One day data sample from a week long acquisition that allowed us to validate the Tremor severity indicator and improve robustness and ease of use of the system.
Figure 17: One day data sample from a week long acquisition that allowed us to validate the Tremor severity indicator and improve robustness and ease of use of the system.

8.2.3 Assisted cycling

Participants: Martin Schmoll, Ronan Le Guillou, Charles Fattal [CRRF La Châtaigneraie], Christine Azevedo Coste, Bérengère Raoult [CRRF La Châtaigneraie].

Our team has been working for several years on FES-assisted cycling for individuals with spinal cord injury. We intend to improve cycling accessibility to a larger population in order to propose exercising and leisure activity to improve quality of life and self esteem. It has also been shown that FES-cycling of subjects with Spinal Cord njuries (SCI) results in physiological and psychological positive effects such as cardiovascular training, decrease in pressure sores occurrence and self-esteem improvements. However, the use of this technology has often remained restricted to indoor and stationary ergometers in clinical contexts, partly due to the small amount (10–25 W) of power produced and the requirement of experimented users to finely tune the stimulation patterns needed to stimulate lower limb. This year, we closely monitored the progress of the pilot included in the CYCLOSEF study who began training at home with FES in the beginning of October 2019 (fig.18). The participant was intended to take part in the Cybathlon 2020 Global Edition event in May 20204, however it was postponed in a televized format to November 2020 due to the global pandemic situation. Unfortunately we had to withdraw from the competition at the last minute since the sanitary conditions in France still didn't allow for us to participate. Despite the uncertainty throughout the year concerning the possibility to participate in the Cybathlon event, the study continued and the pilot trained at home during the confinement periods for a total of 12 months of training. Throughout the protocol's duration, the team provided clinical and technical support and supervision with weekly check-ups. Though the last phase of the study which was supposed to be focused on over ground cycling optimization could not be completed as intended since we were not anymore able to travel to the clinic for the training sessions, the pilot was motivated and continued training at home on an Ergometer. As part of this protocol, a performance evaluation was held in July 2020 where our pilot managed to pedal outdoors autonomously in an overground setting for more than 1600 meters, solely with the use of our IMUSEF system on an adapted recumbent tricycle (fig.19). The results of this study, are currently being analysed and will be published in comming months. Sofwtare and hardware development has been carried to set up a pedalling platform (i.e. IMUSEF software).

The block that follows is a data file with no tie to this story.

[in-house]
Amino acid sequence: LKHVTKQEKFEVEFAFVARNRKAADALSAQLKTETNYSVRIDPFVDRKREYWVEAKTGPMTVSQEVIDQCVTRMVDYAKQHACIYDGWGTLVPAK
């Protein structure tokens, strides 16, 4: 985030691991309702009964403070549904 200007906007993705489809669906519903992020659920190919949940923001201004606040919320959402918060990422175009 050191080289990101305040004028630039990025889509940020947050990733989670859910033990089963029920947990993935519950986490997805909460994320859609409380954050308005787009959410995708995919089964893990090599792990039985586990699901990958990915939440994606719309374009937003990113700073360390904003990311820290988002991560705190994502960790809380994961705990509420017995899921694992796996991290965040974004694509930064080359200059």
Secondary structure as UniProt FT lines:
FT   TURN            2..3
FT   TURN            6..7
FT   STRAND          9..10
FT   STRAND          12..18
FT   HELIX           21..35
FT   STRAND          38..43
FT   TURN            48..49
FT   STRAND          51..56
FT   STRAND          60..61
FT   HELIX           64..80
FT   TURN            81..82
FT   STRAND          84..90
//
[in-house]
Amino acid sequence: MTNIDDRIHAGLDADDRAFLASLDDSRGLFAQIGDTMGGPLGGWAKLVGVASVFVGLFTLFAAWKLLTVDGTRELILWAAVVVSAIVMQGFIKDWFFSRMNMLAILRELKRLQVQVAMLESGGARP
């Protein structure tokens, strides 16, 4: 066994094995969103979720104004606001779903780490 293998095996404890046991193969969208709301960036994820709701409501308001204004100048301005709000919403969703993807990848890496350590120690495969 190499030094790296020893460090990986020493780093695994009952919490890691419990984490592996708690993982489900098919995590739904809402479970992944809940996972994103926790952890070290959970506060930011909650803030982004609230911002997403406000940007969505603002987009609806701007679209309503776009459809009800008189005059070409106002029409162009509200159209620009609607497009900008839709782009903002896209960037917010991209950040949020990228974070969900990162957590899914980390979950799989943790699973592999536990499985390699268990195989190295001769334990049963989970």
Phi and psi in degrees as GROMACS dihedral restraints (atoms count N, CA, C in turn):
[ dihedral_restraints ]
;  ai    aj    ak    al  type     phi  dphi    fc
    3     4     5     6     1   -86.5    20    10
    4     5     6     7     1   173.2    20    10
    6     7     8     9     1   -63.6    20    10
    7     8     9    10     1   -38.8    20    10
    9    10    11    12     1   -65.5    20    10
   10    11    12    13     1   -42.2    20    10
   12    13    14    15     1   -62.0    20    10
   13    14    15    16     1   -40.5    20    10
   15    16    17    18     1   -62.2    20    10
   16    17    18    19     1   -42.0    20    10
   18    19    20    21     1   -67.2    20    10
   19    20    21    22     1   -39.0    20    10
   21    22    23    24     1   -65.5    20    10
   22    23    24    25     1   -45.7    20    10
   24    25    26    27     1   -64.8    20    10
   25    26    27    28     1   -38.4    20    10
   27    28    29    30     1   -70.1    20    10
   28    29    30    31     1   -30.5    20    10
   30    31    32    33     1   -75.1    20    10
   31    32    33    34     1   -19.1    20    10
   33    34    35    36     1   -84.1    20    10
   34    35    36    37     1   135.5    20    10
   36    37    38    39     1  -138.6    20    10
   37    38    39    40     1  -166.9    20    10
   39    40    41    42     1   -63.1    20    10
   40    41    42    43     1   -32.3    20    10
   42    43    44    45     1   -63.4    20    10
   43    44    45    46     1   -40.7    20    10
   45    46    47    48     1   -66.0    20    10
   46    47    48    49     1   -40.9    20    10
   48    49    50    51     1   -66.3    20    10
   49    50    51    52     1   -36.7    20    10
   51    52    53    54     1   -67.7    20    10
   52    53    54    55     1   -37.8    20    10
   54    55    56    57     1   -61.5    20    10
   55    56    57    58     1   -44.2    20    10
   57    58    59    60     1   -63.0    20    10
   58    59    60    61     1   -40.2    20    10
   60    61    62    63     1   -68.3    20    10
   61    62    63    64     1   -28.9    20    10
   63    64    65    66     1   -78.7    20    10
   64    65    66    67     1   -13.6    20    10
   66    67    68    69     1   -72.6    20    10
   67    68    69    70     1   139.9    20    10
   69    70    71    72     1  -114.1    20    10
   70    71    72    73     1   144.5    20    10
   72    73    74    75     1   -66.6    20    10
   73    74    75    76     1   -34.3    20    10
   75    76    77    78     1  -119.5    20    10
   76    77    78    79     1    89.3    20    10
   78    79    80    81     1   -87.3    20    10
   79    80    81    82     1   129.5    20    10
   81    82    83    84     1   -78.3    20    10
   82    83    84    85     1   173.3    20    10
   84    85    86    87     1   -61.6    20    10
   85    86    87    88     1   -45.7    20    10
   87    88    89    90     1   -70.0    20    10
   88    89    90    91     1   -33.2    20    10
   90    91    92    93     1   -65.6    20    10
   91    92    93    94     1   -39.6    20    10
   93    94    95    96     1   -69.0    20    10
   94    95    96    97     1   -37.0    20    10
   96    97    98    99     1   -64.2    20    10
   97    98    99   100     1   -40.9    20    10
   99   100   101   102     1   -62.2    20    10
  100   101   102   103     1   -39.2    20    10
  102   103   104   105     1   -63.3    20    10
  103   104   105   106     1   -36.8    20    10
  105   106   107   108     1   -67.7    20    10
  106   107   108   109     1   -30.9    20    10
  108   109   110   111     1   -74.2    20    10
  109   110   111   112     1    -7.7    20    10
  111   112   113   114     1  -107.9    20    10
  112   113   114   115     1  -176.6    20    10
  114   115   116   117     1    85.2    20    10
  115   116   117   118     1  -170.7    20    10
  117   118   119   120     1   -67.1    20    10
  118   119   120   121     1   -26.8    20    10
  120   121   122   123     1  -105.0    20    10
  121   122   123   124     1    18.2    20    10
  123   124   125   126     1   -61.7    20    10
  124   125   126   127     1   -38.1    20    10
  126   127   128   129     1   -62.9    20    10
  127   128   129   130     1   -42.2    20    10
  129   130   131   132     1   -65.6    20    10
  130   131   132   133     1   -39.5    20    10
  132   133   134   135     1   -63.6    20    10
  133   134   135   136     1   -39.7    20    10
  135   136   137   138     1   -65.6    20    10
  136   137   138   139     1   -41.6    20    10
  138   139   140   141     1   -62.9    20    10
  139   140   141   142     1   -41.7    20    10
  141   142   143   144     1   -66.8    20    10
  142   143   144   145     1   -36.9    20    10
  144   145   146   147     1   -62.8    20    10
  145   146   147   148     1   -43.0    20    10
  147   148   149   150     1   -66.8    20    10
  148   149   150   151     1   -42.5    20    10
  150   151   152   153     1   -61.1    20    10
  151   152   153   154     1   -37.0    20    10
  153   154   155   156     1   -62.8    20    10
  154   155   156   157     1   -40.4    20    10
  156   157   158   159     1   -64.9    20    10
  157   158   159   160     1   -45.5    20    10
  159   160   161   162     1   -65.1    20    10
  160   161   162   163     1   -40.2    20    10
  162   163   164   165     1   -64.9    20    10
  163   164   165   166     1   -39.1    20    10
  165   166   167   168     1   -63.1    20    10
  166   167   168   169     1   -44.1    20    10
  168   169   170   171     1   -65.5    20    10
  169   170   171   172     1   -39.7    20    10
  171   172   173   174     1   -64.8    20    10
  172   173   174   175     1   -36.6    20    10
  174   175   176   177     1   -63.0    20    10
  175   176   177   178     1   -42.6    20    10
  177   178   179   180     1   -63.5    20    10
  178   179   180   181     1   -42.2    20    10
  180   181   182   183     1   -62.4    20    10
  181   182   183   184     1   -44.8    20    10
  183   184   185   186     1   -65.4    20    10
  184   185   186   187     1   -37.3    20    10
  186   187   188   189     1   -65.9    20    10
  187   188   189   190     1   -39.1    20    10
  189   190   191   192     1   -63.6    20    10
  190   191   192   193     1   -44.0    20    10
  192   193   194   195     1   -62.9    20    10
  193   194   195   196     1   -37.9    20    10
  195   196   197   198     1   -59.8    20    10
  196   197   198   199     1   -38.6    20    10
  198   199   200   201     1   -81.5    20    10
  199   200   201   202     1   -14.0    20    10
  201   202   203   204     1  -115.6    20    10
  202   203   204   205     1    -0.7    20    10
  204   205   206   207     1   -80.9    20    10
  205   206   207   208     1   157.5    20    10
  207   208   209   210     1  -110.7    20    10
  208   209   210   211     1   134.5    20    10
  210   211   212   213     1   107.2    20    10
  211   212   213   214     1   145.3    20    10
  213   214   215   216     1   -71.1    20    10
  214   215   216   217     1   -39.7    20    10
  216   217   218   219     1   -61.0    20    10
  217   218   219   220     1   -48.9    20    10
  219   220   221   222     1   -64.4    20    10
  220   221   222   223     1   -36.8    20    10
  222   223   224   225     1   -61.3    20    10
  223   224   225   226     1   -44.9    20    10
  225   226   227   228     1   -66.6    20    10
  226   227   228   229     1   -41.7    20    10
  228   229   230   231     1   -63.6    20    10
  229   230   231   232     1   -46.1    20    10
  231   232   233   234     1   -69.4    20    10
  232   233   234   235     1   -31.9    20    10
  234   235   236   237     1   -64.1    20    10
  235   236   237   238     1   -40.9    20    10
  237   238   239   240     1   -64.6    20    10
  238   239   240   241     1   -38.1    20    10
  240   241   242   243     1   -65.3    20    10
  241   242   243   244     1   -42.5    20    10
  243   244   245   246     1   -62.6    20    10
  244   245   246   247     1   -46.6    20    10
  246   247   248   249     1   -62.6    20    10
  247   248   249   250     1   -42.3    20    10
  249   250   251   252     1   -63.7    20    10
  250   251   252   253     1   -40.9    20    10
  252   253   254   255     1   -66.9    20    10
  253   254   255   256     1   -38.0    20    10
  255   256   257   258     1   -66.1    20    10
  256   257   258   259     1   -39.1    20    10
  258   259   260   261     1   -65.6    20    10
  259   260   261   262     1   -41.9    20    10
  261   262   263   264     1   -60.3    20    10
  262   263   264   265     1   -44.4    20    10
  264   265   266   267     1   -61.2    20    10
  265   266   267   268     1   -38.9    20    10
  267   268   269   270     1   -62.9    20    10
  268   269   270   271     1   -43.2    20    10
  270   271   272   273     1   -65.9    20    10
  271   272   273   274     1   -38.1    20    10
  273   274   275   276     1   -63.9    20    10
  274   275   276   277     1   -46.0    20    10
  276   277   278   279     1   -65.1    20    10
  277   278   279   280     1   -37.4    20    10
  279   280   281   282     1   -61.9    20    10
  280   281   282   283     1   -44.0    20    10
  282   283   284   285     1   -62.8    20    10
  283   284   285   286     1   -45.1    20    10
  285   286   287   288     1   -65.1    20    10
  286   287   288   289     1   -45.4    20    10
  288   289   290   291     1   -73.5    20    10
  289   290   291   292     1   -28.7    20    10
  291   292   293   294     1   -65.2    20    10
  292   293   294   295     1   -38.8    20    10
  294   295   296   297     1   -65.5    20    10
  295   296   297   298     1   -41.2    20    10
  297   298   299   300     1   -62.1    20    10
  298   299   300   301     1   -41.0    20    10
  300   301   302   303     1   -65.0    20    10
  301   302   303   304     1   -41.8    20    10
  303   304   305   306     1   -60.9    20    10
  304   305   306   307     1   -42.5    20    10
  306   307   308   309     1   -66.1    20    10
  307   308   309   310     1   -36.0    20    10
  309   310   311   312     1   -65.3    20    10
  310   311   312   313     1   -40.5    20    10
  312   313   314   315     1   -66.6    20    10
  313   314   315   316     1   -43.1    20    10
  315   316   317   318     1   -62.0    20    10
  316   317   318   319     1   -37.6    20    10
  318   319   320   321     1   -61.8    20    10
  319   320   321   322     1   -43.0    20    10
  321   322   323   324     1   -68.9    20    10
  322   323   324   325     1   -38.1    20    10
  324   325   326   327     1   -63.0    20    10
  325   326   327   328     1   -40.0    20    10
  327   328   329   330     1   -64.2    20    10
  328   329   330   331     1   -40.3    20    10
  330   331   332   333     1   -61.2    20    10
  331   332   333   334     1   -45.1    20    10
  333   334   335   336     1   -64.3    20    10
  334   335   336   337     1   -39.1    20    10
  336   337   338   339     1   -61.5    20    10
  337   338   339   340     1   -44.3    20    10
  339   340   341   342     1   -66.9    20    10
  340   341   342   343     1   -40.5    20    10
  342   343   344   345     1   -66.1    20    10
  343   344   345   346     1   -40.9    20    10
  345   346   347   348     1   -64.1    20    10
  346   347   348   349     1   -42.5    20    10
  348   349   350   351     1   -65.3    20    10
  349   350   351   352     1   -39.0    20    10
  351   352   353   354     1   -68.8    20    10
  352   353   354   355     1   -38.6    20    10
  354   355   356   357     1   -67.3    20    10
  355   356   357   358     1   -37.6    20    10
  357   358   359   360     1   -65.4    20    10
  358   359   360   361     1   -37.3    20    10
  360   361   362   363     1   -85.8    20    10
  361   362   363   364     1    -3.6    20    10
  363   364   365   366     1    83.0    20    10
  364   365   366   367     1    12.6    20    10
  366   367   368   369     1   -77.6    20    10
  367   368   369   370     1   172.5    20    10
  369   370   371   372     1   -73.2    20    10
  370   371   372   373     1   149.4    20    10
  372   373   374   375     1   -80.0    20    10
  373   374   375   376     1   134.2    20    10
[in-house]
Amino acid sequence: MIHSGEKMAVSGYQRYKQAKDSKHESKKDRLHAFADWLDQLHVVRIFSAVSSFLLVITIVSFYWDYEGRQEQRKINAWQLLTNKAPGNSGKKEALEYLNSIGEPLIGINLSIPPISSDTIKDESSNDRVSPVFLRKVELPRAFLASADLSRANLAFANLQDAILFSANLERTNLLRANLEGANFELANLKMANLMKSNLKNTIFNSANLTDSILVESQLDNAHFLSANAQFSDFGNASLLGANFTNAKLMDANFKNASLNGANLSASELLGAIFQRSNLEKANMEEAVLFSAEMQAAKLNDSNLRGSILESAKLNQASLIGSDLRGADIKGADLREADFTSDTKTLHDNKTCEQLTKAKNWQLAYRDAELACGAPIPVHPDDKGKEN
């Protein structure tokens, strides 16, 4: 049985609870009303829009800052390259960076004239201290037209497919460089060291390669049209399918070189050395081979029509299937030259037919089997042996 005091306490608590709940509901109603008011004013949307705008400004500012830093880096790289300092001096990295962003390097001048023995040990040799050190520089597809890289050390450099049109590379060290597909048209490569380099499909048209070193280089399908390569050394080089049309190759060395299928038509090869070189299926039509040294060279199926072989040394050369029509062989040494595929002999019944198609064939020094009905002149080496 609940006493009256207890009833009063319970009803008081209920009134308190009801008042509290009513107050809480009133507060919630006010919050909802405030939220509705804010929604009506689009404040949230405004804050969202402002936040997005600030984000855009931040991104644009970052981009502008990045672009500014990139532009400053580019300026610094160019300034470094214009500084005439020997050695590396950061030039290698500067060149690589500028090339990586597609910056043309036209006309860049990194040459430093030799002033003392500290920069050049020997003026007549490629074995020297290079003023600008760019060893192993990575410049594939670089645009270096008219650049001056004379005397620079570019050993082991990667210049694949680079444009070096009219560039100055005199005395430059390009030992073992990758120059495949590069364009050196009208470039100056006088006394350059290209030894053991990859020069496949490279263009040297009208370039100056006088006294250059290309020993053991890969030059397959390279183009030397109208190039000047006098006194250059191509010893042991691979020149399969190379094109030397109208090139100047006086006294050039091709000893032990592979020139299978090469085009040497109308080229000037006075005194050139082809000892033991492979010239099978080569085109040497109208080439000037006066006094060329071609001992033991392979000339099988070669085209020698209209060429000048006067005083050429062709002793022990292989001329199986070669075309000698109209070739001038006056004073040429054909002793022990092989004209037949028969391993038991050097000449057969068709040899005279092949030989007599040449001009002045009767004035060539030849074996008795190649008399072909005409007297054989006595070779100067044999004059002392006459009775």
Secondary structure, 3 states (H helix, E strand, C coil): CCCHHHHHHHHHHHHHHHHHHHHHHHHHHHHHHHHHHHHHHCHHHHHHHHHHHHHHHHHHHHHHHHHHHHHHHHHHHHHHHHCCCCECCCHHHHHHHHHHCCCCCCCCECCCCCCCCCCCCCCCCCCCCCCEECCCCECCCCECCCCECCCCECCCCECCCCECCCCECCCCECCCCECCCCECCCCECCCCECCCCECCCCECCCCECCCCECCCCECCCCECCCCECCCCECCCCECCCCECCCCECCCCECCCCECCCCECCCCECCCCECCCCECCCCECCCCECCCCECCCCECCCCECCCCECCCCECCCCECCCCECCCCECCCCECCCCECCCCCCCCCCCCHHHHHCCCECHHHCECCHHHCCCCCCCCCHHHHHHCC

Muscular training for overground cycling. Left: Participant executing strengthening program with conventional multichannel stimulator (CEFAR); Right: Participant performing endurance training on FES-ergocycle.
Figure 18: Muscular training for overground cycling. Left: Participant executing strengthening program with conventional multichannel stimulator (CEFAR); Right: Participant performing endurance training on FES-ergocycle.
Successful performance evaluation following the CYCLOSEF study home-based training. The participant managed to cycle autonomously through several laps of a secured track and a long distance bicycle path.
Figure 19: Successful performance evaluation following the CYCLOSEF study home-based training. The participant managed to cycle autonomously through several laps of a secured track and a long distance bicycle path.

8.2.4 Detection of Apnea: a clinical trial

Participants: Xinyue Lu, David Guiraud, Christine Azevedo, Thomas Similowski [APHP Paris], Serge Renaux [NEURORESP Company].

We made a proof of concept of Apnea detection and respiration phases classification using tracheal sound on healthy subjects 16. Our contribution was to combine time domain and frequency domain analysis to further increase the accuracy of the classification of respiration phases i.e. inspiration, expiration and occurence of apneas compared to state-of-the-art methods (fig.21). Moreover we proposed a new cardiac sounds analysis that showed to provide pieces of information about respiration. Indeed, the amplitude modulation of cardiac sounds gave useful insight of the respiration phases in particular when breathing sounds are very low with a low respiration pacing. We thus defined a new PDR processing (fig.20) validated against classical EDR derived from ECG analysis on healthy subjects. Besides, this year, after successful application to Ethics Committee, we further investigate the approach on 2 groups of patients: high level spinal cord injured patients (with tetraplegia and unable to breathe voluntarily), and patient with sleep apneas. The first trial was performed on 2 patients who were under phrenic stimulation to support their respiratory function. The second group of patients were undergoing a night of investigation through polysomnography at the hospital while we added 2 microphones for tracheal sound recordings.

PCG signal processing with classical S1 S2 cardiac sounds and PDR enveloppe that reflects respiratory cycles.
Figure 20: PCG signal processing with classical S1 S2 cardiac sounds and PDR enveloppe that reflects respiratory cycles.
Results of the composed time and frequency domains respiratory phase detection. The results show slightly different classification from both domains that complete each others rather than conflicting.
Figure 21: Results of the composed time and frequency domains respiratory phase detection. The results show slightly different classification from both domains that complete each others rather than conflicting.